Even with the significant investments we have already made and planned, we have the capacity for further value creation by acquisition and remain focused on selective, strategic M&A as an additional growth driver. We are excited to be in a position this fiscal year to make the long-term investments needed to catch up with our rapid growth over the past several years and to invest in the building blocks and capabilities we believe will create incremental revenue and earnings growth during the rest of Phase II.

We believe it is much healthier to lean forward into the business momentum we are seeing and support our multi-year plans as opposed to being overly focused on our results from quarter to quarter. This is the same formula we've used in both phases of our transformation and believe it has been a key driver of our track record of sustained success. I also want to take a moment to speak to our average annual growth targets. We are pleased with the accelerated top and bottom line growth rates in the first two years of our five year Phase II transformation plan.

Looking ahead to the remaining three years of Phase II, we remain confident in the average annual organic sales growth targets of 2.5% to 3.5% and the average annual adjusted EPS growth of 8% over the course of fiscal years '22 through '24. I'd like to now turn to our results in the third quarter and share some perspective in each business segment.

We are extremely pleased with our performance in Beauty, delivering total sales growth of over 56% including 40% organic net sales growth. Operating leverage from higher sales and a more favorable mix drove significant gains in Beauty margins even as we made additional investment in new product development, supporting customers and Hot Tools sponsorships like the Country Music Awards.

Key business drivers included continued high demand for one step volumizers and wavers, new distribution earned during the quarter and an incremental $17.5 million of Drybar revenue. Even as competitors enter the marketplace, our one step volumizer franchise across our four major beauty brands continues to grow and garner considerable attention. It has now amassed more than a 150,000 online reviews at an average of 4.6 stars on Amazon alone. Key online and brick-and-mortar retailers have highlighted Revlon one step volumizer sales as a standout in their own early holiday reporting. Third-party syndicated data shows Helen of Troy further grew its number one market share position in the online channel for U.S. hair care appliances and continues to hold a significant lead.

Syndicated data in brick and mortar shows that during the latest 52-week period, we also grew our number two share position in U.S. retail appliances. Over the course of fiscal '21, we have become the share leader at several key customers. The share growth in Beauty was broad based across our brands with strength in Revlon, Hot Tools, Bed Head, Gold 'N Hot and Drybar.

Revlon also continued to grow share in EMEA, especially in the United Kingdom. Drybar improved sequentially again this quarter despite retailers in salon still struggling with the challenges of stay at home recommendations in certain areas of the country like Los Angeles and New York. Regarding our previously disclosed divestiture plan for the Personal Care business, the process is advancing. We are seeing strong interest from potential strategic and financial buyers. The business has many iconic brands and we believe it can be more successful with a high level of focus, investment and attention from a new owner.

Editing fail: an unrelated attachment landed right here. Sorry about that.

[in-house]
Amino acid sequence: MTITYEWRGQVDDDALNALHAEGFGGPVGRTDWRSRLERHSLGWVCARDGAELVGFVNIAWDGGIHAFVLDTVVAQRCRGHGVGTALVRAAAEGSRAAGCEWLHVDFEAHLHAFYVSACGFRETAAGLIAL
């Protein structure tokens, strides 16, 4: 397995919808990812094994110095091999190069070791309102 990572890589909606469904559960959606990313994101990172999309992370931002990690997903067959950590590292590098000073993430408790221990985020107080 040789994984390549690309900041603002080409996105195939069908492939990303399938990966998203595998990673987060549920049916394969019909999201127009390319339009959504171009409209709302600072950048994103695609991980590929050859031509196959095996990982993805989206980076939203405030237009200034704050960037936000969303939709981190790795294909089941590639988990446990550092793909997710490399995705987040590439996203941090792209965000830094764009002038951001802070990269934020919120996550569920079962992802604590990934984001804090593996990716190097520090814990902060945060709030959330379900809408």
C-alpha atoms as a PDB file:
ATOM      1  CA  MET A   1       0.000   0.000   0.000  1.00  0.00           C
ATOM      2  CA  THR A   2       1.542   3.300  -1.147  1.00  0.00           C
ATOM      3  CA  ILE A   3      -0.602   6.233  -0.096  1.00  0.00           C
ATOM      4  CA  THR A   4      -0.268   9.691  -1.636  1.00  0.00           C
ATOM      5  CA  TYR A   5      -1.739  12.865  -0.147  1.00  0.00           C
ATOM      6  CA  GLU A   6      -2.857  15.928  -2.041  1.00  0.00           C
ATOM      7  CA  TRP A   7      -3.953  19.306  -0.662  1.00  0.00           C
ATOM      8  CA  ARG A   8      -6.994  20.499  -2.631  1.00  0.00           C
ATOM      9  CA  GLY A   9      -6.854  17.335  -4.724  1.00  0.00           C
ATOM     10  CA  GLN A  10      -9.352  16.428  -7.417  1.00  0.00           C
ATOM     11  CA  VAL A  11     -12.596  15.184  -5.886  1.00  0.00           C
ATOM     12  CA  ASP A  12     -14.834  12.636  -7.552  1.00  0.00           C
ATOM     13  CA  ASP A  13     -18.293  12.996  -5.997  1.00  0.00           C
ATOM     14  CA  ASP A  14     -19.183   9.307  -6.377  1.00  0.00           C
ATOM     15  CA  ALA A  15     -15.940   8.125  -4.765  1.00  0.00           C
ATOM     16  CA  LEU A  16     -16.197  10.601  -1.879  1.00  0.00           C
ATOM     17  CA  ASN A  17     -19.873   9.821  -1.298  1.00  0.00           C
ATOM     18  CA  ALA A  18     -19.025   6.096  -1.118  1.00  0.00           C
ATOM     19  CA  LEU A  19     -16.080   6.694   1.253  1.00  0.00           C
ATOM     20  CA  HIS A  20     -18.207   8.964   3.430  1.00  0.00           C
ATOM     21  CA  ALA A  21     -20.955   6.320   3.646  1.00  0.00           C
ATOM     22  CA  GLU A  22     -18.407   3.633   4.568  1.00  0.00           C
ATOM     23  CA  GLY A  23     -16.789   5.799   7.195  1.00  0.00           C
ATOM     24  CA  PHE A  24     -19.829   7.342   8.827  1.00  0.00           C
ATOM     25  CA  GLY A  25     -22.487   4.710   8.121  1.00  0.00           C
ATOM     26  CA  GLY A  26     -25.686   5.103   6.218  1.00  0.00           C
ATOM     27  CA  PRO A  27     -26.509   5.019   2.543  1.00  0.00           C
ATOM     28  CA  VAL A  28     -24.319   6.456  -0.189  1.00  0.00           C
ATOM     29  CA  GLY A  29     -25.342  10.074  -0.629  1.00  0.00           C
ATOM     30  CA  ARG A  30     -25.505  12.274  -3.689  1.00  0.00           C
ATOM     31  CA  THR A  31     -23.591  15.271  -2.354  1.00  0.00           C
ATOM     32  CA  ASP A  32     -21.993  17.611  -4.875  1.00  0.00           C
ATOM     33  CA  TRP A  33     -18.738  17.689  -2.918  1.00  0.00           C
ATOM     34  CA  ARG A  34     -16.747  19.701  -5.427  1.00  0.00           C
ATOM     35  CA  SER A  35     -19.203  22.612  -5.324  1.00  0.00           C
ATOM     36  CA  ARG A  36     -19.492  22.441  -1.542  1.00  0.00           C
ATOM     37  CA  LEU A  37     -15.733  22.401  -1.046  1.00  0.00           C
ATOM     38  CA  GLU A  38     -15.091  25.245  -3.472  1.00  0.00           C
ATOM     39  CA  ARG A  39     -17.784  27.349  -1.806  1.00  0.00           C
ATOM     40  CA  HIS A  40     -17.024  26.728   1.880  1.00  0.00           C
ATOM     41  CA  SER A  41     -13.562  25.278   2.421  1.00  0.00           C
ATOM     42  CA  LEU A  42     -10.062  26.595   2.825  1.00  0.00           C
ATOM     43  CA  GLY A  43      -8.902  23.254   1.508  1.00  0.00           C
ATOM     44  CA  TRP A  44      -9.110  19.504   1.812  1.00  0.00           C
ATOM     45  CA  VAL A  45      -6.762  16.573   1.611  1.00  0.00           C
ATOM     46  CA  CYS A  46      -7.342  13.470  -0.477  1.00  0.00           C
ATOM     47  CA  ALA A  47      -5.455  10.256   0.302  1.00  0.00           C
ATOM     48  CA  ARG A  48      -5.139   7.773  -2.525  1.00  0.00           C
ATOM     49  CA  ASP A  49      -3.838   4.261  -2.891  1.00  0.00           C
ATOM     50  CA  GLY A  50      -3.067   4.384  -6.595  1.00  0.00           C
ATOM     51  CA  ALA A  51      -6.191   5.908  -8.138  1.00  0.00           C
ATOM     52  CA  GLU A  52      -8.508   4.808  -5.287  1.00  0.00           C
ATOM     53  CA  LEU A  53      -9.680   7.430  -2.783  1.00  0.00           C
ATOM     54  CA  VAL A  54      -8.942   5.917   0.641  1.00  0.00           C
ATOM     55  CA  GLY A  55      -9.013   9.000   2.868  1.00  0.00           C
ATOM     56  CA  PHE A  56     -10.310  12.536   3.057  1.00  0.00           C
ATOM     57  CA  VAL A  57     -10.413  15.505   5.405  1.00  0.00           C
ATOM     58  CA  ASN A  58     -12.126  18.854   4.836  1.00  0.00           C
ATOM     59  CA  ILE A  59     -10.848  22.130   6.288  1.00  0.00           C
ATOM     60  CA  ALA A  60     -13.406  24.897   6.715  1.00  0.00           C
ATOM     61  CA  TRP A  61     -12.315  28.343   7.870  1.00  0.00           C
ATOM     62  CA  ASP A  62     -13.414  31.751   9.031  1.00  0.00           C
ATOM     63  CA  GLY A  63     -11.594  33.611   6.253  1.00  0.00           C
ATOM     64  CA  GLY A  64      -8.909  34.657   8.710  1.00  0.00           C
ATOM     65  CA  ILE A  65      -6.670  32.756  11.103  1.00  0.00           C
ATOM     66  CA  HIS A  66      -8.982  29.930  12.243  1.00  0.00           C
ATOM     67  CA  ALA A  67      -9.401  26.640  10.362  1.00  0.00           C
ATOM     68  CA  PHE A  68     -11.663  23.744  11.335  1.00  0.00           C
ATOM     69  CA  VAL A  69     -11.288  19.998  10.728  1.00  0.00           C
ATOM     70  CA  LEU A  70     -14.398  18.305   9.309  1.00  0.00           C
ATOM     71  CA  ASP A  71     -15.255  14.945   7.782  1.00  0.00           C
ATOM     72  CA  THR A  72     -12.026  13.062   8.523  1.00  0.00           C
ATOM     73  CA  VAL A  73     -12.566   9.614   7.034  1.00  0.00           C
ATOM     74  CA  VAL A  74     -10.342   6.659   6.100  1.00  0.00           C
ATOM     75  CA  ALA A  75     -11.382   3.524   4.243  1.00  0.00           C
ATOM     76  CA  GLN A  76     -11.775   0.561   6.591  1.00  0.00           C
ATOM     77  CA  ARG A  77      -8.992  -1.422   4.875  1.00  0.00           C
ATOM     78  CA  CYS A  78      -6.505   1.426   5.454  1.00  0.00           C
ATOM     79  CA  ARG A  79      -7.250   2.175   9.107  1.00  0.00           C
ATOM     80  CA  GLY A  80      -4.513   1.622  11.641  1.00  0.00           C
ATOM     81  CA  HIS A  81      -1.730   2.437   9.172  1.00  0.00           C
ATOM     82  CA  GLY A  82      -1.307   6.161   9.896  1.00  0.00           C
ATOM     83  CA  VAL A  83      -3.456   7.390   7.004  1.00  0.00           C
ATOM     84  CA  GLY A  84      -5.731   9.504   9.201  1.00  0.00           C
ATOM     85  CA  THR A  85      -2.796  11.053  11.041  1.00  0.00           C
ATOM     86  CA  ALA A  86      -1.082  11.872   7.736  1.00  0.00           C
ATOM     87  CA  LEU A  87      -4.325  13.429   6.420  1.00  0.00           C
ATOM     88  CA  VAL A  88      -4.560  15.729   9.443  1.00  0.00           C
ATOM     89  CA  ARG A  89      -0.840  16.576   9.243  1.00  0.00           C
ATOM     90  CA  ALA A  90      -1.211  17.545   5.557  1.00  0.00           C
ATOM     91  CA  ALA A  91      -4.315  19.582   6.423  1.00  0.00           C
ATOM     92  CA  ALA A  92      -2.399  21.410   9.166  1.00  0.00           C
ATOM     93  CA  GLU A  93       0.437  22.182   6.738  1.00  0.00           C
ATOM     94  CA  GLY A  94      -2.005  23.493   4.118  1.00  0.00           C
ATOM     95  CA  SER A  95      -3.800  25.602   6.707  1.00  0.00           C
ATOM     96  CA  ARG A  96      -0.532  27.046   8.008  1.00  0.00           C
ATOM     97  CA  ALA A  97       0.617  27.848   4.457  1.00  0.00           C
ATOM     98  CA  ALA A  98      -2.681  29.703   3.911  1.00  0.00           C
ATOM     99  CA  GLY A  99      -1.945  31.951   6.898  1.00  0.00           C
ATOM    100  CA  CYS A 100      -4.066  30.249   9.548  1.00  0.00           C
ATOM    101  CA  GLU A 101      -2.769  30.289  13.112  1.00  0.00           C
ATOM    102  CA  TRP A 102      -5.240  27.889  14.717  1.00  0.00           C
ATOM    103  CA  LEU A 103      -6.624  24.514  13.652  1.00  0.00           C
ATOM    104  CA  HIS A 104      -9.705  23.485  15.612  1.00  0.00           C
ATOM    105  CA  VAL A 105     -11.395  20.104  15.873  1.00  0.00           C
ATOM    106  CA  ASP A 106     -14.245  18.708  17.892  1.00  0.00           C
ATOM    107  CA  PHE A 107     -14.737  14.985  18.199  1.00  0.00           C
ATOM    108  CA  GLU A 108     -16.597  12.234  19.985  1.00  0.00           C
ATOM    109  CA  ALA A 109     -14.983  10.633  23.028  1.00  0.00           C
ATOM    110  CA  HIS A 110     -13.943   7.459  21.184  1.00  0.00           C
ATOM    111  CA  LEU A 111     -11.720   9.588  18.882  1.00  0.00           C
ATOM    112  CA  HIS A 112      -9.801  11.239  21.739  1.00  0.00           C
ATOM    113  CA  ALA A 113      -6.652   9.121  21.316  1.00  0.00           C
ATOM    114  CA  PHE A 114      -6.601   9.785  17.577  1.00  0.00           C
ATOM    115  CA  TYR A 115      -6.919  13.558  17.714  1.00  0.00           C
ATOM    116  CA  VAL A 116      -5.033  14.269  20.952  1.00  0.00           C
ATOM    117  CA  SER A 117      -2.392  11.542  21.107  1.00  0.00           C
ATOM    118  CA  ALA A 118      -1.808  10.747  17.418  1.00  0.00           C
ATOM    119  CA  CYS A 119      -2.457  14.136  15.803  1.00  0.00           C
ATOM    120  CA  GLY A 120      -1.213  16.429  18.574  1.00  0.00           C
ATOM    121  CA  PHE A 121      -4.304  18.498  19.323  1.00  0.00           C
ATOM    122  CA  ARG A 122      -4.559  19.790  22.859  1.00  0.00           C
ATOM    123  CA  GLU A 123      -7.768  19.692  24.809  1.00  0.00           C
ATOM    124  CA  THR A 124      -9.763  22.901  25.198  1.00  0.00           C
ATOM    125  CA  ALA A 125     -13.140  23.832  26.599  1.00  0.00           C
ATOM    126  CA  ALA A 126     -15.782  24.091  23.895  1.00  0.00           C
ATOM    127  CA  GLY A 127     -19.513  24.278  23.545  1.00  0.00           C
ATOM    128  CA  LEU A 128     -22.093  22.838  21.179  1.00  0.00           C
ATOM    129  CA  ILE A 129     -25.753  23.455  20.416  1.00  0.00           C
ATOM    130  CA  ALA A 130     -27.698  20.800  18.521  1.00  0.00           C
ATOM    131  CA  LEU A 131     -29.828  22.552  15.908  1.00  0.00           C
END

We are still targeting completion of the process by the end of this fiscal year. In Health & Home, our largest and our most global business, sales performance in the third quarter was particularly strong, growing almost 35% and bringing the segment's growth to over 32% fiscal year-to-date. Profitability in this segment remained healthy, supporting necessary investments in key areas such as new product development, direct to consumer and new hires in engineering, marketing, institutional sales and other mission critical departments.

The biggest driver of the sales growth in Health & Home was continued demand for health-related products such as Vicks, Braun, Honeywell and PUR that address the need to monitor body temperature, control humidity levels and improve air quality and water quality. Tremendous media attention and focus from authorities and scientific experts on reducing airborne droplets and aerosols drove air purifier demand from consumers and institutions, more than doubling sales of our highly rated Honeywell purifiers in the quarter.

The high demand and our work to increase supply have led to new market share gains in the United States for our market-leading Honeywell purifiers, PUR water filters and Vicks humidifiers. The investments we made earlier this year to increase supply in categories such as thermometers and air purifiers have created considerable additional capacity in the third quarter and we expect further capacity increases in our fourth quarter as we meet demand and build back to healthy inventory levels.

As previously shared, in total, we expect our supply to more than double versus pre COVID-19 in these key categories. This also allows us to better handle demand above historical averages as COVID peaks and in the future, handle the new normal of demand. We expect now the consumers and institutions are more aware of the importance of these categories and of our high-quality products. Like other events, such as global warming and 9/11 that changed long term consumer behavior, we believe the heightened awareness driven by COVID will be sticky.